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What is the best part about being a radio and television announcer?

I am very interested in becoming a radio or television announcer. I am a senior and off to college in the fall to a four year liberal arts school. I will be taking a few classes in college for business and communications. I am thrilled and interred with the behind the scenes of radio and TV production. I know the amazing different events that one travels to and takes part in, but I was wondering what is the best part? #television #broadcast-television #radio #radio-broadcasting #radio-host

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Jon’s Answer

The best thrill I had was knowing that I was communicating with thousands of listeners in an instant and the adrenaline rush of being live on air that is make or break. Lots of free food and tickets from sponsors is also nice. Plus, I got to meet a few celebrities and politicians that were guests for the studio. My advice is to focus more on the business side of your studies and those will take you farther in the industry. Radio announcers in minor markets get paid very little compared to the sales and marketing staff and often work two jobs to support themselves. In no way do I want you discouraged, but rather informed about the radio biz so that you can prepare otherwise. Also, start practicing enunciating and record yourself to hear how you can talk better for the audience. Get comfortable being behind a microphone, everyone thinks that all you have to do is talk, but for some reason when that "On Air" light turns on your brain goes awkwardly quiet and you hope that words are coming out of your mouth in a comprehensive order. Good luck with your venture, can't wait to tune in to your show!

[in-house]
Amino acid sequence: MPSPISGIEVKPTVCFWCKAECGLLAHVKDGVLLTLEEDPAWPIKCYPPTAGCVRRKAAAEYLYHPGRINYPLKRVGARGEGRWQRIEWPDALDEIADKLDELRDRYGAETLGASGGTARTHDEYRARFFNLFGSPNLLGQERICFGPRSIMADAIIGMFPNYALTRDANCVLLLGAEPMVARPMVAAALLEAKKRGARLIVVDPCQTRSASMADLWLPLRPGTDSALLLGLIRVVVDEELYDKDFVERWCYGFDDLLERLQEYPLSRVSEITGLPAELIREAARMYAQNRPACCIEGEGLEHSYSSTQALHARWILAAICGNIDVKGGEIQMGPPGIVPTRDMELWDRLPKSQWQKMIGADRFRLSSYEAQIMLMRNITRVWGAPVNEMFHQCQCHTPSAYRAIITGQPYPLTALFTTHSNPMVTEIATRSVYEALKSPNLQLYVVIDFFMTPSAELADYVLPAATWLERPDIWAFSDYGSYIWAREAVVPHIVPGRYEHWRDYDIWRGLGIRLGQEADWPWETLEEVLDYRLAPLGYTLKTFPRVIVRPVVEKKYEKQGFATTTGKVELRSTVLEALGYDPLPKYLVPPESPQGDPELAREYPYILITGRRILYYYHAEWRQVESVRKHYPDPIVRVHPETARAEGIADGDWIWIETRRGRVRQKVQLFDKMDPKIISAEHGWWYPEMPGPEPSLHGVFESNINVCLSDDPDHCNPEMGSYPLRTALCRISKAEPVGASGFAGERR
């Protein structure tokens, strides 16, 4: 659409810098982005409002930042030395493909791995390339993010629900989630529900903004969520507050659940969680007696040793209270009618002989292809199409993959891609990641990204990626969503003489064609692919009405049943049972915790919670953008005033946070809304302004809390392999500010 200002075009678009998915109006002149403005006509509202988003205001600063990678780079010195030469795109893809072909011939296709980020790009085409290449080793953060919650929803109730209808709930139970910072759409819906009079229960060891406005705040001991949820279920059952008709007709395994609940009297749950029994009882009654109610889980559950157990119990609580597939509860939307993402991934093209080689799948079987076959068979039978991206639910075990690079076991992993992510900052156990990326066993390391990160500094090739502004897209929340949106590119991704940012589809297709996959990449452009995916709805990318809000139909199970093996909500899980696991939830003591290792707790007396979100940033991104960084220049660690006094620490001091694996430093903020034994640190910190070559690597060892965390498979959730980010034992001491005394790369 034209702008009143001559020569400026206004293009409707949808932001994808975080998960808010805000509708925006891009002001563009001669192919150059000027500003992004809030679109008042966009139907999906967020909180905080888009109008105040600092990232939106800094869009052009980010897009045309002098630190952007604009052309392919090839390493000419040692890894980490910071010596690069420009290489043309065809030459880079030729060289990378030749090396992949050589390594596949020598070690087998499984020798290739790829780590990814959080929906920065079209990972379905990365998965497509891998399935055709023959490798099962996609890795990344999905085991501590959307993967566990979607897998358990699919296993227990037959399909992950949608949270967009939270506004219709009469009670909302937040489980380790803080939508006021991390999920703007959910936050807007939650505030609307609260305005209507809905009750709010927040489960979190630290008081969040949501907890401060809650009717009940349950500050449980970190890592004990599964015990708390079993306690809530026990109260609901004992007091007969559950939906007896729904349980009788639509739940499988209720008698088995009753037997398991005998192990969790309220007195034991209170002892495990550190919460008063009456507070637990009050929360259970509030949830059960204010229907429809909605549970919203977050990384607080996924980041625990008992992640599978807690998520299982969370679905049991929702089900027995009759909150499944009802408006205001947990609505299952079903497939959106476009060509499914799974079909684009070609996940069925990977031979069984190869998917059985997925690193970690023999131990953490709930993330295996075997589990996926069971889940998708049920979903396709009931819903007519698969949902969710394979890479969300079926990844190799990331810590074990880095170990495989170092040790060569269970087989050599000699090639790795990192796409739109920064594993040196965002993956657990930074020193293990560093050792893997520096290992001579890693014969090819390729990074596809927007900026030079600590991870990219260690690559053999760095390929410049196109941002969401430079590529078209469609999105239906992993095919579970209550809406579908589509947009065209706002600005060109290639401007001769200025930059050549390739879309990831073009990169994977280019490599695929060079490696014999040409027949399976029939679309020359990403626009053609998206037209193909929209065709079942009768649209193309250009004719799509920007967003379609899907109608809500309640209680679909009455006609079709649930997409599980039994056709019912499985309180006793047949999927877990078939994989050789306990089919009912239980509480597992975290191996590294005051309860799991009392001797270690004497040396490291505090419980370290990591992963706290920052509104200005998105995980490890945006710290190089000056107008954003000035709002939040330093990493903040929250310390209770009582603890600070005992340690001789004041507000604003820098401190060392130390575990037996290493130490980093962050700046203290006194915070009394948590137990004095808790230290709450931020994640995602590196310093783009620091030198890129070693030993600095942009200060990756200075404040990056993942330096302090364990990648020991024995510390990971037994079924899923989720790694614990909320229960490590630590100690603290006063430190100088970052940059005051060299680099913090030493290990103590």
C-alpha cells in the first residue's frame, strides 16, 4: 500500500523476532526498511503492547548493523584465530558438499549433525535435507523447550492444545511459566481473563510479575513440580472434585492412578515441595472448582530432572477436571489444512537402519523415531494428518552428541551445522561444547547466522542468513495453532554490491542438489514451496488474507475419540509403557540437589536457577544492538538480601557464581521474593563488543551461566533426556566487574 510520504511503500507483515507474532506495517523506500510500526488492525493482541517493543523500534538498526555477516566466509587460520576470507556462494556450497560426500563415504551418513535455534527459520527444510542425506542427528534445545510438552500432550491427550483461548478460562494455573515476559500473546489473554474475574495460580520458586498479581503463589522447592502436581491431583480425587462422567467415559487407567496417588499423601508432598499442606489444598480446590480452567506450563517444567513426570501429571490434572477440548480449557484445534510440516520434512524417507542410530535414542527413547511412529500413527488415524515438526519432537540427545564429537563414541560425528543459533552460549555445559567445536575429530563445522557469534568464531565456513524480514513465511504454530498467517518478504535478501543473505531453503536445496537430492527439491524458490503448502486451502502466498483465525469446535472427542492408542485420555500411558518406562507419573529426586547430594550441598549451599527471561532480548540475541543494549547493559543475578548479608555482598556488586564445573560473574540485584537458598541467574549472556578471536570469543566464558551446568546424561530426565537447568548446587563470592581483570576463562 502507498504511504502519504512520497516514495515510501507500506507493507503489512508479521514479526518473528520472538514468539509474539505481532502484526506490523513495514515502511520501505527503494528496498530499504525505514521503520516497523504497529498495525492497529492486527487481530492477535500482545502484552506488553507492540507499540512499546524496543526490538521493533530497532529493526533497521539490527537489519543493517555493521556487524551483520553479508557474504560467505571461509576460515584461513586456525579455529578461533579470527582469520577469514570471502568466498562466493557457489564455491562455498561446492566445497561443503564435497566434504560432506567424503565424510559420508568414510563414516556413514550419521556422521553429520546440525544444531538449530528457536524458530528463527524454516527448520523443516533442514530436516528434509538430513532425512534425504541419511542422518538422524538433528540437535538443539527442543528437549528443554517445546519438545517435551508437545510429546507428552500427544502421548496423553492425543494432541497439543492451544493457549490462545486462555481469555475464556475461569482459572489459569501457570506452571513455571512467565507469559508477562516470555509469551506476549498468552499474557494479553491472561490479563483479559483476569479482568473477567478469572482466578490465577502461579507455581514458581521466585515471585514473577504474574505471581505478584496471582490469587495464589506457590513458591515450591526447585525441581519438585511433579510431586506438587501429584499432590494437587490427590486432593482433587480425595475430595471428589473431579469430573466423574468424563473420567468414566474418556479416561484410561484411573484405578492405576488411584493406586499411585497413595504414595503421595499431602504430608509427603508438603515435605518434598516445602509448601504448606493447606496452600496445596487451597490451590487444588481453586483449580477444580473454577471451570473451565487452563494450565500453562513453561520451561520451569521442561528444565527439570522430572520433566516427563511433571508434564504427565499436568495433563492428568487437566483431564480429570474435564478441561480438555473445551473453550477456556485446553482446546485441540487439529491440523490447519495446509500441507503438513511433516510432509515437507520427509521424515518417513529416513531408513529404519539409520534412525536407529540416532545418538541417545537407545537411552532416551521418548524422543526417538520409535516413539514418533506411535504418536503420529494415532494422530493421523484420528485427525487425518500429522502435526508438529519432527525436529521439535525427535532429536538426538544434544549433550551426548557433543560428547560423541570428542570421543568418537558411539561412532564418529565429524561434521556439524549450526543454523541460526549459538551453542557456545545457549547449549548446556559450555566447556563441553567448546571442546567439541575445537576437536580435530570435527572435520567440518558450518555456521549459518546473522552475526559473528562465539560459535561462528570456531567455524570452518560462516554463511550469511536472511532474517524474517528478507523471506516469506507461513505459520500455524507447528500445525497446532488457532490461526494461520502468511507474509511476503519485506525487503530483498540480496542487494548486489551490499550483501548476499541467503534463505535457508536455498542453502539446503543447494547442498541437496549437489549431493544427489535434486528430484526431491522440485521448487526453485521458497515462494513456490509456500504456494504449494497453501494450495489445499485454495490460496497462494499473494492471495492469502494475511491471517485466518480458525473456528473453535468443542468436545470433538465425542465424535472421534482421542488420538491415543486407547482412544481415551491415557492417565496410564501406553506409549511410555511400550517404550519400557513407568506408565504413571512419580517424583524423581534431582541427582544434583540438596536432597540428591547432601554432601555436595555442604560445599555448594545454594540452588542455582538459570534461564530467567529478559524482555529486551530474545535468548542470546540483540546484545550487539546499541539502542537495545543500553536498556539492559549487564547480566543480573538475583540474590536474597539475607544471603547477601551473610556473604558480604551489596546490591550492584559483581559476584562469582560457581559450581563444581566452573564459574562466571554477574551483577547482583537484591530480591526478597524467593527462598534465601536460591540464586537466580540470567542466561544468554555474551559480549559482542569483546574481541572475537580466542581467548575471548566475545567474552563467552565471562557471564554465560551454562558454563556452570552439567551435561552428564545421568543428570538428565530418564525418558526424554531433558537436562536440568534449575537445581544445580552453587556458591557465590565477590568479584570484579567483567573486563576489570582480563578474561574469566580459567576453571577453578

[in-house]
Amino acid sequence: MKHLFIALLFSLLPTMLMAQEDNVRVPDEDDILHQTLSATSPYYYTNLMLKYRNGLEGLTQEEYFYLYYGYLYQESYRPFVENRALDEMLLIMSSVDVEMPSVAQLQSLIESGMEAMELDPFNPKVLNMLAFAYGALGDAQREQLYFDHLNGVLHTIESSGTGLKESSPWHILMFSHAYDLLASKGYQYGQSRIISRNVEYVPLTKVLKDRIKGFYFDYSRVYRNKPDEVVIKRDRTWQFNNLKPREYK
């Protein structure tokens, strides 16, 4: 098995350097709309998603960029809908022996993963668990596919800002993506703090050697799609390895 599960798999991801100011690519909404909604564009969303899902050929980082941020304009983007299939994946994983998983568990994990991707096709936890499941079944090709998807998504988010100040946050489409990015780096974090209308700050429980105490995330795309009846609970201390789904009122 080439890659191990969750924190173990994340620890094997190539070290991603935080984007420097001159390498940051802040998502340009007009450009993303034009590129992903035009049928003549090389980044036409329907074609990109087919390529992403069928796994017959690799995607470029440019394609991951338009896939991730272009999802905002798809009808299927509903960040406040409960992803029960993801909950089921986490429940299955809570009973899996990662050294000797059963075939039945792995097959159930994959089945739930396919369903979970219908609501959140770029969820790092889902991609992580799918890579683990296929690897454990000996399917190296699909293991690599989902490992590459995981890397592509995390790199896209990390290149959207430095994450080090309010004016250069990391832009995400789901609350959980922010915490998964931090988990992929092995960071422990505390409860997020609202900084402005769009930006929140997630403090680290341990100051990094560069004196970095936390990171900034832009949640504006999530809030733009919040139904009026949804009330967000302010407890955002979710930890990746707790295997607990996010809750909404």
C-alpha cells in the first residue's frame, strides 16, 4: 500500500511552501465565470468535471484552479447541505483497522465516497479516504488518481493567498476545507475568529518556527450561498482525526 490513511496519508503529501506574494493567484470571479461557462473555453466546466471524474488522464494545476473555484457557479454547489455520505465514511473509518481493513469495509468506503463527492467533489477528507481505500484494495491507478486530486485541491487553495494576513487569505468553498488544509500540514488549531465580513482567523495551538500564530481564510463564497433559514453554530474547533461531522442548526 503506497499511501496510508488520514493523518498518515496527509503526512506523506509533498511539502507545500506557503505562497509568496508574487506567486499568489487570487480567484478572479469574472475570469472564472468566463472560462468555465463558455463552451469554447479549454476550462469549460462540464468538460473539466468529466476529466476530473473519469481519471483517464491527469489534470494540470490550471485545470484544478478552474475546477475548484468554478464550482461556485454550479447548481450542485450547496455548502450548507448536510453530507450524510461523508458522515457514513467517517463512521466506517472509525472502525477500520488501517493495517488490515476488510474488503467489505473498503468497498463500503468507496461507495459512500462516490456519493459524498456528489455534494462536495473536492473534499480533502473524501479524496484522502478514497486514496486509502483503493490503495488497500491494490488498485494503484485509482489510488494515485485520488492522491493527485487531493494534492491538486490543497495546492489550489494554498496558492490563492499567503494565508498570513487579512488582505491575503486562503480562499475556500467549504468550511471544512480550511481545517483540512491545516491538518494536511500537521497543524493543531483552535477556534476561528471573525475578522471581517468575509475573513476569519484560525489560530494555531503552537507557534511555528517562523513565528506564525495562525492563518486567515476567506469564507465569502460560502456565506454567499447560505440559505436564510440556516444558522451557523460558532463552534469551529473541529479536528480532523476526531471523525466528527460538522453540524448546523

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H. Griselle’s Answer

I will give you the advice given to me by a colleague at ABC radio. Take voice classes. If that is the path you want to take invest in the classes. On air talent however comes and goes understanding the business side gives you more longevity and still allows you to enjoy the perks.

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Fred’s Answer

I am retired member of Screen Actors Guild-American Federation of Television and Radio Artists union so I have much experience in this field. I am not very optimistic about a future in broadcasting. College radio can introduce you to the mechanics of the job. That was how I got started. All freshmen were expected to have an extra-curricular activity. I did not. A classmate who lived down the hall in the same freshman dorm had volunteered to work on the campus radio station and invited me to join him. That was where I learned the tools of the trade. (If I had made a list of 100 possible careers when I left high school, broadcasting would not have been number 101). Another possible start would be to volunteer at a local public radio station. Also you can polish public speaking skills in school theatrical productions or sometimes in debating.

In the old days beginning announcers would get a job in a small market station for extremely low wages and then work their way up to larger markets as far as their talent allowed. Today very few small market stations have announcing jobs. Programs come from satellite and what few local announcements that are required frequently are recorded by station time salesmen for their accounts. Sometimes non-commercial announcements are recorded by the station manager. The FCC has not required any news broadcasts for many years.

A few people have gotten a start working a secretarial or clerical job in a commercial station, become friends with on air talent, and eventually invited to participate on the air.

An unpleasant reality you must face as a woman: You will be competing for jobs with women who are willing to trade sex for jobs.

I'm sorry to be so negative but this is the way I see the business today. If you have any specific questions you can send me an e-mail and I will try to answer them.

Fred Krock